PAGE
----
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Looking to make an infographic, but you’re feeling a bit uninspired? Don’t fret just yet. Here are five tips to follow to help you find inspiration for your next infographic!
The first infographic was created by Christoph Scheiner in 1626 and displayed information about the sun’s rotation. In 1786, William Playfair— an engineer and political economist, published a book filled with bar charts, bar graphs, and line charts. He later became the first person to introduce a pie chart.
These days, infographics are everywhere and cover a lot of various topics. They are also much more diverse and not limited to just pie charts or bar graphs. You can find a lot of different styles and illustrations of data. However, every infographic has one goal— to deliver complex data in a digestible form.
A quick Google search is bound to lead you to thousands and thousands of infographics. Whether you’re looking for infographics about something as simple as pizza toppings or something complex such as the Marvel Cinematic Universe, there’s an infographic for everything.
Although the availability of various infographics might be good for readers, it’s a bit stressful for those who create them. You might be thinking, what’s next? You’ve run out of infographic ideas, and you’ve probably stumbled upon this article after endless hours of browsing through the web for inspiration for your next infographic, but nothing seems to pique your interest.
To help you out, we’ve searched high and low for methods and sources of inspiration. Here’s what we found that might help you in your search for your next infographic!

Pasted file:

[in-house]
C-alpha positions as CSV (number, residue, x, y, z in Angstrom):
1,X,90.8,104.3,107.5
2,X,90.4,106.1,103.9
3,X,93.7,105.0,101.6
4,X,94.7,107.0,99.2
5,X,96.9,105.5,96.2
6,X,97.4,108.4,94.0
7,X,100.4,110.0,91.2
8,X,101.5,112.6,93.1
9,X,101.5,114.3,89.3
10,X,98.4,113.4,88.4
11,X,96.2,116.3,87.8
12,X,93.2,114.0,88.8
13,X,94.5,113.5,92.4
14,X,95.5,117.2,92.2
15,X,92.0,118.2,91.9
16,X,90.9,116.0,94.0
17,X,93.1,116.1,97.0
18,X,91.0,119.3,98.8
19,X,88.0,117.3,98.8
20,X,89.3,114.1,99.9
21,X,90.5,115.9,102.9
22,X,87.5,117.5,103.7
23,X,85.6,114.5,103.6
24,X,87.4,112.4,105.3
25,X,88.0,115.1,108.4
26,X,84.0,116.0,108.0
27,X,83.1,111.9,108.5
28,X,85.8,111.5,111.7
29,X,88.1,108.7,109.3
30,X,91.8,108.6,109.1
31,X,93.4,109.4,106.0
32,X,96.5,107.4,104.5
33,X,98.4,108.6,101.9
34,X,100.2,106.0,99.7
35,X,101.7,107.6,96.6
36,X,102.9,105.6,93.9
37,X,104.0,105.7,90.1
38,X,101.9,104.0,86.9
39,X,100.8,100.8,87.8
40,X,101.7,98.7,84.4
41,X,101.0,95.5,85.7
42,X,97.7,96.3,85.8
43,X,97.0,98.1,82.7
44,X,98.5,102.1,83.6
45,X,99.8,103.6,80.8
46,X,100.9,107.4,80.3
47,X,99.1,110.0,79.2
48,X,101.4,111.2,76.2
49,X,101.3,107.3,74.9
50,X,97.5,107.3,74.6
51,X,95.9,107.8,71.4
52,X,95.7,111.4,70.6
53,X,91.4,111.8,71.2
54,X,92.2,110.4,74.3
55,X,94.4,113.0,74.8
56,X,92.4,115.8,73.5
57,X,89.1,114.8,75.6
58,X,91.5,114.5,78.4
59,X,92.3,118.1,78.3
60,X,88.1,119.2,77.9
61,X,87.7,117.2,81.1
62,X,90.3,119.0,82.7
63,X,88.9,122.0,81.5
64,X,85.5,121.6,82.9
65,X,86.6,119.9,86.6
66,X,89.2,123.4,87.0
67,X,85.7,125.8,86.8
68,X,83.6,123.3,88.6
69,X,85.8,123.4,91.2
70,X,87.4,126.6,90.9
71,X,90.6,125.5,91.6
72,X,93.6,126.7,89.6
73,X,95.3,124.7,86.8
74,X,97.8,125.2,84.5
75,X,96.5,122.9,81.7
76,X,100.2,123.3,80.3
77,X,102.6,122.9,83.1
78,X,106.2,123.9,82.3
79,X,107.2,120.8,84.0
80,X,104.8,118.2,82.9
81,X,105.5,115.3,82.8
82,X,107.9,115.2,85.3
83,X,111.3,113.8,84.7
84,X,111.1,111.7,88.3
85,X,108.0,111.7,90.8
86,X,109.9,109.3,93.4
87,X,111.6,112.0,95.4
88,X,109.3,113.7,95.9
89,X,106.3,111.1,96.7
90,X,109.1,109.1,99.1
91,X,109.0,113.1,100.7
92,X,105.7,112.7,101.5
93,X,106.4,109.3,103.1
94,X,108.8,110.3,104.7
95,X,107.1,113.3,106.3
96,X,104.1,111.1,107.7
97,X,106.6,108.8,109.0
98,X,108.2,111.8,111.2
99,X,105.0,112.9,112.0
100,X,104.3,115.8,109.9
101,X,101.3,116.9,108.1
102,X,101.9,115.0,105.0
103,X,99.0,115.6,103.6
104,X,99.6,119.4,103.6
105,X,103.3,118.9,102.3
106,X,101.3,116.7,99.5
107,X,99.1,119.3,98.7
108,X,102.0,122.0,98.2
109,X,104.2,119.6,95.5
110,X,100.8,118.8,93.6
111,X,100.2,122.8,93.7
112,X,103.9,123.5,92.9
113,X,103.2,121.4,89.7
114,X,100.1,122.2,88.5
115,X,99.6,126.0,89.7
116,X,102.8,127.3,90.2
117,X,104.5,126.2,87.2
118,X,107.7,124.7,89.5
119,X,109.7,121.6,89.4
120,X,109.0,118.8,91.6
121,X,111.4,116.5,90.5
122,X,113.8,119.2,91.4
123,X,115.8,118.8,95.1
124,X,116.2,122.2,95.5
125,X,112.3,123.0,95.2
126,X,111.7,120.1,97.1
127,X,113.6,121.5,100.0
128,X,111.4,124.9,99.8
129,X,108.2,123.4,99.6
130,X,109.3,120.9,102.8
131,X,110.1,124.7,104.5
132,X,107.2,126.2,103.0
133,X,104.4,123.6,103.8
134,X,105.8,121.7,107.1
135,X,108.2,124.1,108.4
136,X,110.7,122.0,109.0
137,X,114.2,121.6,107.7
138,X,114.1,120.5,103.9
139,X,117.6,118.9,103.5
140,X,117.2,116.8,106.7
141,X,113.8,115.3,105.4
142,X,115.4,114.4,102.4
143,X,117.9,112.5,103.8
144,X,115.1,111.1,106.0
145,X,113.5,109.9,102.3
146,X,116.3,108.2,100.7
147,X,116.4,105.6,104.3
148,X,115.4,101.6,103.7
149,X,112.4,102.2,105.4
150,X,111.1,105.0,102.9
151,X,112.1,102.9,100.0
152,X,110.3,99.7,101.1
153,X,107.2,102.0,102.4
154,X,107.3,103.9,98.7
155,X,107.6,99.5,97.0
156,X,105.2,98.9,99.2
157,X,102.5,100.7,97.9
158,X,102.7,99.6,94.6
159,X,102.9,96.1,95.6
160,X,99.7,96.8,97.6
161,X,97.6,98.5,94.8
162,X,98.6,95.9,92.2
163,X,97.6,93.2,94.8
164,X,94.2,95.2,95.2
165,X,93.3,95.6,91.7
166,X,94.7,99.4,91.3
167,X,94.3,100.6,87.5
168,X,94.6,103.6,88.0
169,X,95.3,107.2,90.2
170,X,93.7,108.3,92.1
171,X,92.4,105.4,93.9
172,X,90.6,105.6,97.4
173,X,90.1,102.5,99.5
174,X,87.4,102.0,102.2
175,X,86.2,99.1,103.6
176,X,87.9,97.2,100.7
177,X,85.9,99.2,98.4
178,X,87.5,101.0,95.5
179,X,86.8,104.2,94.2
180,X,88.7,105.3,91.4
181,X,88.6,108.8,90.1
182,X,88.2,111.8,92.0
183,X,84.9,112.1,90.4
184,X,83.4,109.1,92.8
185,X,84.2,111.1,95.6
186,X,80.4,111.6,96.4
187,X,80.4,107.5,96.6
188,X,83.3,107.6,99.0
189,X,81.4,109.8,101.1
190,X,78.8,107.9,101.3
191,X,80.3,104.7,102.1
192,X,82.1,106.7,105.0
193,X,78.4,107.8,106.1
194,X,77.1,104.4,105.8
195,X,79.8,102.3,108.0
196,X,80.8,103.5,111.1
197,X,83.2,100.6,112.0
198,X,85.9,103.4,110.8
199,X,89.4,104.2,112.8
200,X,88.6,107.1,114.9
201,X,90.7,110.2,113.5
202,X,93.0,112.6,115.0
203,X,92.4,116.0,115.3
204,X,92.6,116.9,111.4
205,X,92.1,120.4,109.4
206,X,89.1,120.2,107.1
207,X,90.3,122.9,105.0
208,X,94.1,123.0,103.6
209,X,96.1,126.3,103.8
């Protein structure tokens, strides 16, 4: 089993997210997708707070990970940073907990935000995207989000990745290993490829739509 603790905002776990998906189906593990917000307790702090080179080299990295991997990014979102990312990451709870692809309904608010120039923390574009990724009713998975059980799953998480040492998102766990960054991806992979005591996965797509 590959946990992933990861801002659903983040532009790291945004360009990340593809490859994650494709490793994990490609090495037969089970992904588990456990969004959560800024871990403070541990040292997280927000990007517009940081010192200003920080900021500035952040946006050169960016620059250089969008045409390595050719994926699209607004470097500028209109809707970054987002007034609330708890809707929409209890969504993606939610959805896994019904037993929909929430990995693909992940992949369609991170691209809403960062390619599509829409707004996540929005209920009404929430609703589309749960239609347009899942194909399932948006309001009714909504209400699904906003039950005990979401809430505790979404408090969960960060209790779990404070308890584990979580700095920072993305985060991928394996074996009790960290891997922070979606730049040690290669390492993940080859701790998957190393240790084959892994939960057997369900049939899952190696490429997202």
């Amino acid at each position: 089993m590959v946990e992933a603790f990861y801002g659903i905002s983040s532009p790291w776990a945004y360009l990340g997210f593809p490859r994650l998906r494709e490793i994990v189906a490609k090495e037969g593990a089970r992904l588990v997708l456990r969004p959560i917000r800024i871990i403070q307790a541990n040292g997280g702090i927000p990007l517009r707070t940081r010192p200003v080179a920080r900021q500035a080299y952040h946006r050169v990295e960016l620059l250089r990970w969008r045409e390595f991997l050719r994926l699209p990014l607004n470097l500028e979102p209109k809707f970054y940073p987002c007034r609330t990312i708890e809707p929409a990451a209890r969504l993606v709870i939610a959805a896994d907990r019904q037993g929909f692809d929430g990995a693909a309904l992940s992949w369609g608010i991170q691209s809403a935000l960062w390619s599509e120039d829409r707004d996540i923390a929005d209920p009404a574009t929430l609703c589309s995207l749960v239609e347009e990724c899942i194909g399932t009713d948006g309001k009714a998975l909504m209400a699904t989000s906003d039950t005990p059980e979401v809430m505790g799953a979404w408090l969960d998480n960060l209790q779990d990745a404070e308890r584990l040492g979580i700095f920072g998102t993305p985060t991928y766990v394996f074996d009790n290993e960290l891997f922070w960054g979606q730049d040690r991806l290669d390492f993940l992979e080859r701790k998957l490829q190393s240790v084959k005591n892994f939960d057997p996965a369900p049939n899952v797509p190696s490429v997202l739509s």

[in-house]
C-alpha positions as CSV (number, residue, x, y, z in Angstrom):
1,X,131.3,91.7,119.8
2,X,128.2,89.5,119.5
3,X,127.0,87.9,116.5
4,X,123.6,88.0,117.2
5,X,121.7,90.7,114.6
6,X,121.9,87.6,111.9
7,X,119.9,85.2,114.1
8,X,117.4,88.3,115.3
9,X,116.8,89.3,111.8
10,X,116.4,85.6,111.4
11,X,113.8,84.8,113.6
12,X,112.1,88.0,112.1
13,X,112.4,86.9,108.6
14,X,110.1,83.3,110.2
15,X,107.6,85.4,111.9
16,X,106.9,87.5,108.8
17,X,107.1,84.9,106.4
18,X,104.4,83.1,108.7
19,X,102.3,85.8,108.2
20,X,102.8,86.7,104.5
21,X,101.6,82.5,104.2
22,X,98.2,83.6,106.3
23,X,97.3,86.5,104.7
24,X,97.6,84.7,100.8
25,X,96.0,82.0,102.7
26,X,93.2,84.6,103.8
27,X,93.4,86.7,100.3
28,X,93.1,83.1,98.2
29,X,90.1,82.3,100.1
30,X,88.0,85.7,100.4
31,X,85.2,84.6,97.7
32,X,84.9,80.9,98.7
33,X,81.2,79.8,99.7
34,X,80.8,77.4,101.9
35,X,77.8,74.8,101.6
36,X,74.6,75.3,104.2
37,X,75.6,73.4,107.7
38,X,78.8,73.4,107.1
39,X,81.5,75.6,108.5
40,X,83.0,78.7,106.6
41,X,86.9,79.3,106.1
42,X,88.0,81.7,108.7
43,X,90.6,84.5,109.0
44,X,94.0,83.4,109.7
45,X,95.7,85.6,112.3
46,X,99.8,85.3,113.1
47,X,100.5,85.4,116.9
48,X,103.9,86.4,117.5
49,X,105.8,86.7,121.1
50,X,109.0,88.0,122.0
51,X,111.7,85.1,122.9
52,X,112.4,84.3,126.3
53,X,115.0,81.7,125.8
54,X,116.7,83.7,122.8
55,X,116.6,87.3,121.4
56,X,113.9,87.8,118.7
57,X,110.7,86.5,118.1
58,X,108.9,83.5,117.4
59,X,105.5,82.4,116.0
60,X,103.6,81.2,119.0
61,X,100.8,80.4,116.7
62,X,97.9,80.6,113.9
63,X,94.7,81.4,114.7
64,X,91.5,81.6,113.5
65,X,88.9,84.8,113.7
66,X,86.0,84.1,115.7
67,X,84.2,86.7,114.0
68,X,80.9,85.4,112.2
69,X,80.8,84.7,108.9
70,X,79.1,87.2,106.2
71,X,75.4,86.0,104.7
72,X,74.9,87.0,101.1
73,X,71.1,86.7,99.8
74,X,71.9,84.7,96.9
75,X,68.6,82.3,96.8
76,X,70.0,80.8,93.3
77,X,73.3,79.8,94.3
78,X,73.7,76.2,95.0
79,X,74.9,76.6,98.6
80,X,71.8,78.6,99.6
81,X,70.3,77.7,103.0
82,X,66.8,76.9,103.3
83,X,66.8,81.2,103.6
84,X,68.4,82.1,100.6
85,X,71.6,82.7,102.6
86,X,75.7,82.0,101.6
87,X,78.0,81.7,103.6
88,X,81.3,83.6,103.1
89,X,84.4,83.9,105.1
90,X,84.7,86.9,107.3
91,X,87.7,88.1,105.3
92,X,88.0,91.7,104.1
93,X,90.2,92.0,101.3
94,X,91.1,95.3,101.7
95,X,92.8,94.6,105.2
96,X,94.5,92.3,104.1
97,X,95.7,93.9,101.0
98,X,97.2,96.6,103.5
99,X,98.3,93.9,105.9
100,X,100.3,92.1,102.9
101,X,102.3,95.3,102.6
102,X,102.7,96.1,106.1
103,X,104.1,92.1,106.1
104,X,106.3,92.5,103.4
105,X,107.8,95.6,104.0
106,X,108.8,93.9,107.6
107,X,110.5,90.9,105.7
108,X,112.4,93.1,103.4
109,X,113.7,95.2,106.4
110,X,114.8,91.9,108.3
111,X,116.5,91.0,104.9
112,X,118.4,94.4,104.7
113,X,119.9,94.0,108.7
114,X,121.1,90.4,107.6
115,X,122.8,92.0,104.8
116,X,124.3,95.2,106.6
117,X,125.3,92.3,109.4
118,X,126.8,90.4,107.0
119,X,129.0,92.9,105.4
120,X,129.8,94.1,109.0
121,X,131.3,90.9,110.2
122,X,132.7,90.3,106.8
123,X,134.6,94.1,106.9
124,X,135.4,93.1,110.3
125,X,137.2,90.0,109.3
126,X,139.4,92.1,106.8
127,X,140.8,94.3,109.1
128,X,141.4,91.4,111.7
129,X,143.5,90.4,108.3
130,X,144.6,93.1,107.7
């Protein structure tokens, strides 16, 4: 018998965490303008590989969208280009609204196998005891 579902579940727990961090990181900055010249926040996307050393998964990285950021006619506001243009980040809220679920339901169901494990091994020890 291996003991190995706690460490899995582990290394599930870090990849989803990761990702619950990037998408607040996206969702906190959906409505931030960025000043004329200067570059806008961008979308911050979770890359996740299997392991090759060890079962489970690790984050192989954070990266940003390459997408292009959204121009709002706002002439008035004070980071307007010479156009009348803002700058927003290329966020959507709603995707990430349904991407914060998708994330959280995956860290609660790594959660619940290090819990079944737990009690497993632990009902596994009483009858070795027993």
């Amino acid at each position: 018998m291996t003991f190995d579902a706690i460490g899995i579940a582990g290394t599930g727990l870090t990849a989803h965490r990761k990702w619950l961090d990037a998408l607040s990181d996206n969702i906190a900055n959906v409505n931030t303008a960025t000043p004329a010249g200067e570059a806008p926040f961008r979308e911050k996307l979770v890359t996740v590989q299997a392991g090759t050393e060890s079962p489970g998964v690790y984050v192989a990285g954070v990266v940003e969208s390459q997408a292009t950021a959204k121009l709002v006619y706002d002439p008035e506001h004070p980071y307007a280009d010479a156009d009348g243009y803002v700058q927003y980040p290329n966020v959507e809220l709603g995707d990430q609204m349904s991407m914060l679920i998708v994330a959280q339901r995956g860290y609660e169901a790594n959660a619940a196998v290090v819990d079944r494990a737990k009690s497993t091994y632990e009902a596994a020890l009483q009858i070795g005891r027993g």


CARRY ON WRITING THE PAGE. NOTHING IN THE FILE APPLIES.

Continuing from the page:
1. Look for a lot of references
Image from Mindmeister
This first tip might seem counterintuitive, but it’s not. The secret is knowing what keywords to search for when you’re looking for references. Using the keyword: an infographic is bound to overwhelm you since it will bring up all kinds of references.
So, here are a few simple things to keep in mind when you’re looking for references.
Narrow down your ideas
The first thing you would need to do is to narrow down your ideas. This means being more specific with the niche you’re planning to create an infographic for. For example, if you’re planning to create an infographic about pasta, here are a few ideas you might want to try:
- Notorious types of pasta around the regions of Italy
- Pasta throughout the years
- Pasta vs. Noodles: What’s the difference between them?
As you can see, the ideas above cover the same topic— pasta, but are all particular. Being specific with your ideas allows you to be creative and develop unique infographic ideas.
Stick to 2-3 keywords
Once you have a specific idea you want to explore, it’s time to develop keywords by doing some keyword research. For this step, we recommend using a mind map. You can do it manually on paper or use online tools such as Mindmeister.
The mind mapping process might result in many keywords, so you should sift through them and choose two to three keywords to help you in your research.
The next step is a bit technical but will help you by ensuring that the audience is looking for the infographic you want to create. Using a tool such as Ahrefs or Buzzsumo, put in your keywords to see how they rank. Once you find a keyword that’s right for you, then it’s time to do some research.
Look for different styles
The fun part about looking for references is finding different kinds of styles. Don’t limit yourself to one style. Go crazy and look for all types of infographics. You can use a website like Pinterest to help you find different references and images or try browsing various graphic design blogs.
2. Craft a vision board
Image by Charles Deluvio on Unsplash
Related to the previous tip, creating a vision board can be a great source of inspiration. As visual beings, images and pretty pictures are bound to stimulate your creativity. Whether you want to create a physical vision board or an online one with Pinterest, vision boards are great for compiling your ideas and visions.
Here are a few tips to help you make an effective vision board.